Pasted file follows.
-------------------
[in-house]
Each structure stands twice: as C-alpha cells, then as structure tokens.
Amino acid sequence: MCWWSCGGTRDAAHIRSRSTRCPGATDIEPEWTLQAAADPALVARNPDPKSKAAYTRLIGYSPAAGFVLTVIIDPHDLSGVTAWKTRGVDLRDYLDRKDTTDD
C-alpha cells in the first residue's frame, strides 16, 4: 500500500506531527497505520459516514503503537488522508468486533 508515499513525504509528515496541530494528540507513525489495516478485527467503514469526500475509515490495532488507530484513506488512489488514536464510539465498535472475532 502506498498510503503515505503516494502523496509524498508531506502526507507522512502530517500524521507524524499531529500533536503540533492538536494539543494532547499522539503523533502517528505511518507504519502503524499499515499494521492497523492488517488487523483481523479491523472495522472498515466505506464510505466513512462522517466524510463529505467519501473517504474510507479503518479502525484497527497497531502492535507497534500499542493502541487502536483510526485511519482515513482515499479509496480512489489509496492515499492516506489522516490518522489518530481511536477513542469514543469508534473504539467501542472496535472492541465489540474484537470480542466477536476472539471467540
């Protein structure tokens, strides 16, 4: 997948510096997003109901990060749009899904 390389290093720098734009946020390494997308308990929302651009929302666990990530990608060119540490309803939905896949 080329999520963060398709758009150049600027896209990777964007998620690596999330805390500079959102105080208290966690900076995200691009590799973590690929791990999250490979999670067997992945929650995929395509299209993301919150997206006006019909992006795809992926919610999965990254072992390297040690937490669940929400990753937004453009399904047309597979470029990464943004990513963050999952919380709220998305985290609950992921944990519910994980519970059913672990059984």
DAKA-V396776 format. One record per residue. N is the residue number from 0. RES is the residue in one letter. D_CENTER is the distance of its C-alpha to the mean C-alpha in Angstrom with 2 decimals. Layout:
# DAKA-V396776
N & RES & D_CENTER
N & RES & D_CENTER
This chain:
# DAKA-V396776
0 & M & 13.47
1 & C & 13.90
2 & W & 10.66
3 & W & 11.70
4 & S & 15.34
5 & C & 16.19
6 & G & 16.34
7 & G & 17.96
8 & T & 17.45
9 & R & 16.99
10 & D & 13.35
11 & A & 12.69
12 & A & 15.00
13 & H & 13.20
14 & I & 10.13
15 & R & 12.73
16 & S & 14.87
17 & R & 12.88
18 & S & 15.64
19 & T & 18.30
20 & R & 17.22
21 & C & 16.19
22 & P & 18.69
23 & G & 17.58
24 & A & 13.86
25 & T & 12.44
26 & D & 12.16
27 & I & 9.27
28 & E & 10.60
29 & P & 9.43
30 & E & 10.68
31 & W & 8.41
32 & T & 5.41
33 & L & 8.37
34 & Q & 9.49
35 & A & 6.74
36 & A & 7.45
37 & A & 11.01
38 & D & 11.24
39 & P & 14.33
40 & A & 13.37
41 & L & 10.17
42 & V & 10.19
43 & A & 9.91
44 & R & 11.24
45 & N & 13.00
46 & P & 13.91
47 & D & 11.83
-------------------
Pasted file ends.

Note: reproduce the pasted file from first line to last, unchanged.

[in-house]
Each structure stands twice: as C-alpha cells, then as structure tokens.
Amino acid sequence: MCWWSCGGTRDAAHIRSRSTRCPGATDIEPEWTLQAAADPALVARNPDPKSKAAYTRLIGYSPAAGFVLTVIIDPHDLSGVTAWKTRGVDLRDYLDRKDTTDD
C-alpha cells in the first residue's frame, strides 16, 4: 500500500506531527497505520459516514503503537488522508468486533 508515499513525504509528515496541530494528540507513525489495516478485527467503514469526500475509515490495532488507530484513506488512489488514536464510539465498535472475532 502506498498510503503515505503516494502523496509524498508531506502526507507522512502530517500524521507524524499531529500533536503540533492538536494539543494532547499522539503523533502517528505511518507504519502503524499499515499494521492497523492488517488487523483481523479491523472495522472498515466505506464510505466513512462522517466524510463529505467519501473517504474510507479503518479502525484497527497497531502492535507497534500499542493502541487502536483510526485511519482515513482515499479509496480512489489509496492515499492516506489522516490518522489518530481511536477513542469514543469508534473504539467501542472496535472492541465489540474484537470480542466477536476472539471467540
């Protein structure tokens, strides 16, 4: 997948510096997003109901990060749009899904 390389290093720098734009946020390494997308308990929302651009929302666990990530990608060119540490309803939905896949 080329999520963060398709758009150049600027896209990777964007998620690596999330805390500079959102105080208290966690900076995200691009590799973590690929791990999250490979999670067997992945929650995929395509299209993301919150997206006006019909992006795809992926919610999965990254072992390297040690937490669940929400990753937004453009399904047309597979470029990464943004990513963050999952919380709220998305985290609950992921944990519910994980519970059913672990059984």
DAKA-V396776 format. One record per residue. N is the residue number from 0. RES is the residue in one letter. D_CENTER is the distance of its C-alpha to the mean C-alpha in Angstrom with 2 decimals. Layout:
# DAKA-V396776
N & RES & D_CENTER
N & RES & D_CENTER
This chain:
# DAKA-V396776
0 & M & 13.47
1 & C & 13.90
2 & W & 10.66
3 & W & 11.70
4 & S & 15.34
5 & C & 16.19
6 & G & 16.34
7 & G & 17.96
8 & T & 17.45
9 & R & 16.99
10 & D & 13.35
11 & A & 12.69
12 & A & 15.00
13 & H & 13.20
14 & I & 10.13
15 & R & 12.73
16 & S & 14.87
17 & R & 12.88
18 & S & 15.64
19 & T & 18.30
20 & R & 17.22
21 & C & 16.19
22 & P & 18.69
23 & G & 17.58
24 & A & 13.86
25 & T & 12.44
26 & D & 12.16
27 & I & 9.27
28 & E & 10.60
29 & P & 9.43
30 & E & 10.68
31 & W & 8.41
32 & T & 5.41
33 & L & 8.37
34 & Q & 9.49
35 & A & 6.74
36 & A & 7.45
37 & A & 11.01
38 & D & 11.24
39 & P & 14.33
40 & A & 13.37
41 & L & 10.17
42 & V & 10.19
43 & A & 9.91
44 & R & 11.24
45 & N & 13.00
46 & P & 13.91
47 & D & 11.83